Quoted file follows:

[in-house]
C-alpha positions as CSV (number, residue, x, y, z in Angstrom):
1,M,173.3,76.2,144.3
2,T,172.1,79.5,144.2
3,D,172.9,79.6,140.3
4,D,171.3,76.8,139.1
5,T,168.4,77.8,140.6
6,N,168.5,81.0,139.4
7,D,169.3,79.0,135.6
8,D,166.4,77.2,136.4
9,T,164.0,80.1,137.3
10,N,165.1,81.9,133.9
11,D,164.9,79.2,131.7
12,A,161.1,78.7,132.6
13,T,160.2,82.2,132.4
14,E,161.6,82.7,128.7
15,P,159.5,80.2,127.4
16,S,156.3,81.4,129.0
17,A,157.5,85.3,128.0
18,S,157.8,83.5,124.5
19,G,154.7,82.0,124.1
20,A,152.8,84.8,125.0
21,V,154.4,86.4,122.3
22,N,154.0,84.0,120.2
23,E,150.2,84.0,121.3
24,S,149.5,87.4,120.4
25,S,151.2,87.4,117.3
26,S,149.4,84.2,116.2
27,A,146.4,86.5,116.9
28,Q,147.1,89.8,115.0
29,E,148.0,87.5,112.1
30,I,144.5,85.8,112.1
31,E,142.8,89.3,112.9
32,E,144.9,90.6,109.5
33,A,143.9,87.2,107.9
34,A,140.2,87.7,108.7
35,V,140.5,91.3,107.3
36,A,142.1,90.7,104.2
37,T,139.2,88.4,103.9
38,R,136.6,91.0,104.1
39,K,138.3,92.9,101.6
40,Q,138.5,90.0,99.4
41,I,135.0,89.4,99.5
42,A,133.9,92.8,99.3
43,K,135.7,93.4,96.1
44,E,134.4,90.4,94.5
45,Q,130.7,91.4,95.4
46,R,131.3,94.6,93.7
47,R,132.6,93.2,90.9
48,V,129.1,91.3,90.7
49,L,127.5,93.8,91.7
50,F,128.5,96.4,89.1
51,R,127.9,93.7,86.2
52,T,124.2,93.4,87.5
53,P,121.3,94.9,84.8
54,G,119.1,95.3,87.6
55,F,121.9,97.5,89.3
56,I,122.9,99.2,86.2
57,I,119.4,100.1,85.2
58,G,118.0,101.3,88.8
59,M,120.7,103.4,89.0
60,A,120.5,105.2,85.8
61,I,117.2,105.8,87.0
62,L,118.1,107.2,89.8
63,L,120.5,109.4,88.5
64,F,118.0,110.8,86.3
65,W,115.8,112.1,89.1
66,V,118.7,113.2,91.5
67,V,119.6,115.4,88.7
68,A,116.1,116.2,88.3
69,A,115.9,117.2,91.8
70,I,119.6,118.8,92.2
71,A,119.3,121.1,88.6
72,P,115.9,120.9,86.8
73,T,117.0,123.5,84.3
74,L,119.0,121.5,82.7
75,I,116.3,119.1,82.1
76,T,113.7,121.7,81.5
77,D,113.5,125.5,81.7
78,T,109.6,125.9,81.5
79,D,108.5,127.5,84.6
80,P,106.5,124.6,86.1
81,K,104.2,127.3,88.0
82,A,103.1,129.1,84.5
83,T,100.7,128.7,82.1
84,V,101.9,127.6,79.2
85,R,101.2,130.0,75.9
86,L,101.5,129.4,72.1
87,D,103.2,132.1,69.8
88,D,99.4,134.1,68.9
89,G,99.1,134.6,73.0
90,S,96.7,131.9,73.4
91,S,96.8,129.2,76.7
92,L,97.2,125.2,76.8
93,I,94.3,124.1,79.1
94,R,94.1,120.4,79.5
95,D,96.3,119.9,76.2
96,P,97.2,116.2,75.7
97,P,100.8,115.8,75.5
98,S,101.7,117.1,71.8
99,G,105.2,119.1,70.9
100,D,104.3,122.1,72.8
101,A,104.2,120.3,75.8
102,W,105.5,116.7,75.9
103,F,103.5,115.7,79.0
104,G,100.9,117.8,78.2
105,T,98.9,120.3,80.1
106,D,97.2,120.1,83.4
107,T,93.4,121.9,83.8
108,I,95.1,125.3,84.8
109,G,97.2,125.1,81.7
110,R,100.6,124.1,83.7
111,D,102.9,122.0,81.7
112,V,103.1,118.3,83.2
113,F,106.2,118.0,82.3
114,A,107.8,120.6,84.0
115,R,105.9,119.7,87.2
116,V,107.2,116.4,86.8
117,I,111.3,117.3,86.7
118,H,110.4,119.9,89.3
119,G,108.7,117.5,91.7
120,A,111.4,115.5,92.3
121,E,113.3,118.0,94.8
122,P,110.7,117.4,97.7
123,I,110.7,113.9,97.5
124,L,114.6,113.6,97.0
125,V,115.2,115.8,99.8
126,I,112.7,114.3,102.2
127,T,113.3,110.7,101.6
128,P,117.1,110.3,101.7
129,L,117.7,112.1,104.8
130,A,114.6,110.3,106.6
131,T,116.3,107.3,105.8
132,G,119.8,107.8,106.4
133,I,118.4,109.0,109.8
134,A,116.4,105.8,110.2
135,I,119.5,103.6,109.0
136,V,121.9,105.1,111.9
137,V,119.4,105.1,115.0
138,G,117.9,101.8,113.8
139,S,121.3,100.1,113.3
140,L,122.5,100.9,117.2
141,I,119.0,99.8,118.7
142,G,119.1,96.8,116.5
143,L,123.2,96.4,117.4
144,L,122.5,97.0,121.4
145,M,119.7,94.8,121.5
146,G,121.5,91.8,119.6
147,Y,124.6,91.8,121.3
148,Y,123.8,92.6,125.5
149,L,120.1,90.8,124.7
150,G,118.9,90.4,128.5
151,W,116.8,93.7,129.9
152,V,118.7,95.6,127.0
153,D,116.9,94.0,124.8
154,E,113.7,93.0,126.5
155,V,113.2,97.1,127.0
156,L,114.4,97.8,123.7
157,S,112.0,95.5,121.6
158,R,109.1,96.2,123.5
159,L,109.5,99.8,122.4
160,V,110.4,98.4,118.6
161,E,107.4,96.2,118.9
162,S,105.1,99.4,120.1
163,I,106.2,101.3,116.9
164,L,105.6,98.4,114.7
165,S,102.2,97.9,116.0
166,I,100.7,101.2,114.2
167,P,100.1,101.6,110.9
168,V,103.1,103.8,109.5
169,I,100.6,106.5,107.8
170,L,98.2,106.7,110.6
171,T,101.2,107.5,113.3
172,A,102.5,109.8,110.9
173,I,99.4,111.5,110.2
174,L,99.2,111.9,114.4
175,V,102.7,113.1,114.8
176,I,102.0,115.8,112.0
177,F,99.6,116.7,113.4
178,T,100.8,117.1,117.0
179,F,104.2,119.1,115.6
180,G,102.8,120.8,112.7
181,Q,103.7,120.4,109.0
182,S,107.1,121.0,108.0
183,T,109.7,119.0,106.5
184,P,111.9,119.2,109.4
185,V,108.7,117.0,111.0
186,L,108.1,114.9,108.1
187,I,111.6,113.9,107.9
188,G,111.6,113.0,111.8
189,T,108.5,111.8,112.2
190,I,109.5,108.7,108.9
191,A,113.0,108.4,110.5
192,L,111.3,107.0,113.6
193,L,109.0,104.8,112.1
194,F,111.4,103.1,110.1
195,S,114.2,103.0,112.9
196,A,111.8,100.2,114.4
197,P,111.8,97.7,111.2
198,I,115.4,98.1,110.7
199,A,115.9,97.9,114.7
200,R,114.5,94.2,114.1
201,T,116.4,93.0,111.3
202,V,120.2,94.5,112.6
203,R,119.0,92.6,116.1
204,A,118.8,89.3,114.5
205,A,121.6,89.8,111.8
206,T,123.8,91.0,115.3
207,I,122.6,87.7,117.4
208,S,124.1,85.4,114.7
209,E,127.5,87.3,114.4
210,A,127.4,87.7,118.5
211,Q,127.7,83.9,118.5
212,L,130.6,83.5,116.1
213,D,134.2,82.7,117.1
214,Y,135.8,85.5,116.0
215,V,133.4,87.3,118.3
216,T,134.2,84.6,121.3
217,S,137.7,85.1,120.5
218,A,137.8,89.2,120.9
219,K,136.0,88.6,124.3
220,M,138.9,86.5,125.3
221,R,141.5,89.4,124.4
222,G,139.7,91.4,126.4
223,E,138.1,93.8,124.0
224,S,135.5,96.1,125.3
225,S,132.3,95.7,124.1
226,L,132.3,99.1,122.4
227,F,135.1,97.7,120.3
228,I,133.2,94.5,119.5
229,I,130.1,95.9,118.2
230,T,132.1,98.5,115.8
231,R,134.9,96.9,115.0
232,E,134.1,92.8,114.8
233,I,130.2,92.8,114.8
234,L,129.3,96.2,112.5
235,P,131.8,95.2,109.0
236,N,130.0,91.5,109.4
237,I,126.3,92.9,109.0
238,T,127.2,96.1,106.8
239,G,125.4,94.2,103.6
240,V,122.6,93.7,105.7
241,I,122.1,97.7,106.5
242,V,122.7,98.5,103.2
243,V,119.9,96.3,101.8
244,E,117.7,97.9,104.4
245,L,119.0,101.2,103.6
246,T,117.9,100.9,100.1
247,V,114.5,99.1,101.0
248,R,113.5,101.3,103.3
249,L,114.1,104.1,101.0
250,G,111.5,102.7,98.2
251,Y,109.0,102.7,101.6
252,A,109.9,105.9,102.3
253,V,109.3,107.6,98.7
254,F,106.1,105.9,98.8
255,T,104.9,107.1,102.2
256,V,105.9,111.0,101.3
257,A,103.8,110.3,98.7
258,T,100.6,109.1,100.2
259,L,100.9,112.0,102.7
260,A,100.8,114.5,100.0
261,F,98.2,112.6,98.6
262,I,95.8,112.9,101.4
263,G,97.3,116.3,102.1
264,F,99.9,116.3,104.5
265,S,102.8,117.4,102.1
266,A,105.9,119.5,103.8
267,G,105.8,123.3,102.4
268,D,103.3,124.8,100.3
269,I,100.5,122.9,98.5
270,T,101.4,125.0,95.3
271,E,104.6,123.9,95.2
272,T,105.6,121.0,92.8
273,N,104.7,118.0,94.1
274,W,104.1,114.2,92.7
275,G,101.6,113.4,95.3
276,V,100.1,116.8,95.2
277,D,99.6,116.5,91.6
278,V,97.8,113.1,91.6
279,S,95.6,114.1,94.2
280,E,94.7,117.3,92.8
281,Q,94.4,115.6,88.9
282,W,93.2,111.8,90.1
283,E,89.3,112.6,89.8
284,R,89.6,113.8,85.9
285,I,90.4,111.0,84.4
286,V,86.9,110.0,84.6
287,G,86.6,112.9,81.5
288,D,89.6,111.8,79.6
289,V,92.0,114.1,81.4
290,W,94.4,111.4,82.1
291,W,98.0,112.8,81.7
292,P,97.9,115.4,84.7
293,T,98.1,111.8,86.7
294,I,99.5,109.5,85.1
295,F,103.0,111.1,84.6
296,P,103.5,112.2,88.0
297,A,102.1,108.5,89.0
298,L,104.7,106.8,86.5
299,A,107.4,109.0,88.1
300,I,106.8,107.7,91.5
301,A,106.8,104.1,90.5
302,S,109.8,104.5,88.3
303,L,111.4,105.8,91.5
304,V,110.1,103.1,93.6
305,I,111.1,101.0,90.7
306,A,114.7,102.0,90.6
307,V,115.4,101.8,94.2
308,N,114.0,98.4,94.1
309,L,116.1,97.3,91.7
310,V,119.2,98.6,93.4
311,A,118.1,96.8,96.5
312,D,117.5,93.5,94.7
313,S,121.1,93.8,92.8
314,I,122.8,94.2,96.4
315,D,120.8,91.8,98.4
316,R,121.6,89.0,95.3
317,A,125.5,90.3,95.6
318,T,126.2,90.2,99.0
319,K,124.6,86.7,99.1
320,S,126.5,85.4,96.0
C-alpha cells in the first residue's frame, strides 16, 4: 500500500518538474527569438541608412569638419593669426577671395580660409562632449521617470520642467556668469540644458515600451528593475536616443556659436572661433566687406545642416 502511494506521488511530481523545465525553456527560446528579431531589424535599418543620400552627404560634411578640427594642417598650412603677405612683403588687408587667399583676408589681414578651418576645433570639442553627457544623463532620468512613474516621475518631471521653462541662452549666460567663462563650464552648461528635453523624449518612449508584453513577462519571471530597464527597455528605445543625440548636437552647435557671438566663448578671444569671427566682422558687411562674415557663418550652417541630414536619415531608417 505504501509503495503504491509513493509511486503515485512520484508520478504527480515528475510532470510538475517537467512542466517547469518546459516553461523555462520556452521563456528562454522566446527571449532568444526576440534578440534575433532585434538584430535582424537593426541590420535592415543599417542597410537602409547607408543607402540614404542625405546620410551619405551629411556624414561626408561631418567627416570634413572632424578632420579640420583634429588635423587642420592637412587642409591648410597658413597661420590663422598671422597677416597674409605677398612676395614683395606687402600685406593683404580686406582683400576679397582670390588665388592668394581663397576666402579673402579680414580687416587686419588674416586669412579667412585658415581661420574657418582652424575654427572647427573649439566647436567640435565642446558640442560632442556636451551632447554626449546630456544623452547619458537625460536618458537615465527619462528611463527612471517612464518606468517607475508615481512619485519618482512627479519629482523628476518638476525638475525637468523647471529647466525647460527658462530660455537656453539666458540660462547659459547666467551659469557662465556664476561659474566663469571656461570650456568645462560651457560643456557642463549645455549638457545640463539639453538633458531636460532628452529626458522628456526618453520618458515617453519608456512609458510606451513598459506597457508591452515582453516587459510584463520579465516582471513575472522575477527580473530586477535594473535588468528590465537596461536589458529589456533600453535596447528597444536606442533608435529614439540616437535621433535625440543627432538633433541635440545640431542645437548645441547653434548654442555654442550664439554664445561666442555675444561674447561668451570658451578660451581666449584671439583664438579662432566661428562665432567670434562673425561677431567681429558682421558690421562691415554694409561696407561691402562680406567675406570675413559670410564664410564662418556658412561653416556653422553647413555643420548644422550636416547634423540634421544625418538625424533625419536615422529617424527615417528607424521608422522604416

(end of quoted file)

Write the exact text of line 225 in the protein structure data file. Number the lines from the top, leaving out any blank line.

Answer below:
223,E,138.1,93.8,124.0